. The first argument corresponds to the first blank, and the second argument corresponds to the second blank, etc. Let's see a simple example.

The question will be a standard exercise in introductory calculus:

For this, the following grading function could be used:

As opposed to ordinary compound answers, the advantage, in this case, is that we don't need to worry about the order in which the student answers. It also allows virtually infinite answers (here, any solution of the form $8k+1$ with $k$ an integer was valid). However, much more complex behaviour can be programmed, as is easily readily

### Empty answer from the student

Imagine that we are working with a compound answer like in the previous example. The student might leave a box empty and just answer some questions, which could crash the validation algorithm, resulting in all grades being 0 even if some were correct.

If you want to grade the answers he had submitted, you need to modify the algorithm and test that **all boxes are not empty** with the command `not_null?`

. For instance, following the same example above, the algorithm should be as follows.

### Tip

The `not_null?`

is a precaution you need to use if you want to do something complex with your answer that might crash the program if the response were null. If you are making simple comparisons, you technically don't need it, but we strongly recommend systematically including it to avoid undesired situations.

## Answering vectors

It's essential to read this section if you wish to create questions involving vectors. The critical point is that vectors are passed to the grading function as *matrices*, so we need to de-index them inside the function body to do normal vector operations with them. This should all be clear with the following basic example.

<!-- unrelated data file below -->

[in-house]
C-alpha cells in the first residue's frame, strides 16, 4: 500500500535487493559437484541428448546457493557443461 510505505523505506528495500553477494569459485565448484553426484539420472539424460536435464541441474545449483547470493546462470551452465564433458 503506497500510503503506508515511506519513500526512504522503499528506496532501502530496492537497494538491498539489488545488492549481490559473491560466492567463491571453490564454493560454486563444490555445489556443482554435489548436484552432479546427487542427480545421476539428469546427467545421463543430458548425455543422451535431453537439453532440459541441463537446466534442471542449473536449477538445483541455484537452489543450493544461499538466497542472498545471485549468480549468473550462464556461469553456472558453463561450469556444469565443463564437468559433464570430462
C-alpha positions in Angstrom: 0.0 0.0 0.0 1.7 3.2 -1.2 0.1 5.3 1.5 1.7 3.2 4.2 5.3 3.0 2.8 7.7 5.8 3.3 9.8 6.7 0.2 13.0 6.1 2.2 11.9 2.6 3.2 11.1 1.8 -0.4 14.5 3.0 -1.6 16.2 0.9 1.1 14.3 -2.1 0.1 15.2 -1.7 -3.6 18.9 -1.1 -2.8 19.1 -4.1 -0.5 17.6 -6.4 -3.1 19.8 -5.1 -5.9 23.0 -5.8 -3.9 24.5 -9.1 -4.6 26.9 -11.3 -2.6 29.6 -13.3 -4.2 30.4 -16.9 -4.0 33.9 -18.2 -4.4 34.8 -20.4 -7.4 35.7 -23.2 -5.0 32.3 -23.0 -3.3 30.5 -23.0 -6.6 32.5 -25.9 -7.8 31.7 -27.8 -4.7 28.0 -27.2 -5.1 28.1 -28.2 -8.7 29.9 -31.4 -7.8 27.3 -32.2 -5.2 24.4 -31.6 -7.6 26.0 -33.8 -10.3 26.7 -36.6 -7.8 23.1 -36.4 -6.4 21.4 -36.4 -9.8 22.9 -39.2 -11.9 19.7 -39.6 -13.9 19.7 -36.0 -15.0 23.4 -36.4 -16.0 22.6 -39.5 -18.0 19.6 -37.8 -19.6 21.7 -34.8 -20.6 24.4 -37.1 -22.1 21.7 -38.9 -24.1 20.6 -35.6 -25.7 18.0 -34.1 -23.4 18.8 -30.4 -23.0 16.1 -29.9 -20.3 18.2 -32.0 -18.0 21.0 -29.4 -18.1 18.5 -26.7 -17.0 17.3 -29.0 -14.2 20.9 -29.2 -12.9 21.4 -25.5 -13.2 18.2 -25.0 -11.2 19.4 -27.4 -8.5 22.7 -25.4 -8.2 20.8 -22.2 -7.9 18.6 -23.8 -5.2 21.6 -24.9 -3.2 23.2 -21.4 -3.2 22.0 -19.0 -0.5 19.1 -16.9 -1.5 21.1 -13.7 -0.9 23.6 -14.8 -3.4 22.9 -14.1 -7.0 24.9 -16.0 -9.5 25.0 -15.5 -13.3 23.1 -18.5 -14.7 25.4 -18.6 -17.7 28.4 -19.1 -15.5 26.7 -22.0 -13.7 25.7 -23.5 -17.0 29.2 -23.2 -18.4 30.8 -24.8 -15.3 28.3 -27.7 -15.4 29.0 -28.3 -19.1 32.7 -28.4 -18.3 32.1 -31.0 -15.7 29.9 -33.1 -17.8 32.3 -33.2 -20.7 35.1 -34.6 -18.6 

What this all essentially means is that if we pass `[...]`

to a grading function, it will be taken as `[ [...] ]`

(a list with the original vector as its only element). As a result, we cannot do vector operations with it. For example, the vector

will be converted to

How do we access the original vector? It is the first (and only) element of a list, so as with any list, we may access the first element with the subindex "1", as so:

So if "v" was the original vector given by the student and passed to the grading function, to treat it as a vector, we simply need to write "v_{1}" wherever we would like to use "v". Let's look at this with some examples.

### Example 1

The matrix has rank 2, so there will be infinite solutions, meaning that we have to use a grading function if we want to allow any possible solution. The procedure itself is pretty simple, but observe that we used the subindex as described above:

The other case we need to cover is allowing students to answer with a row or column vectors (until now, we've only assumed row vectors). We'll illustrate what needs to be done with an example. Using the same question as before, let's say the student responds like so: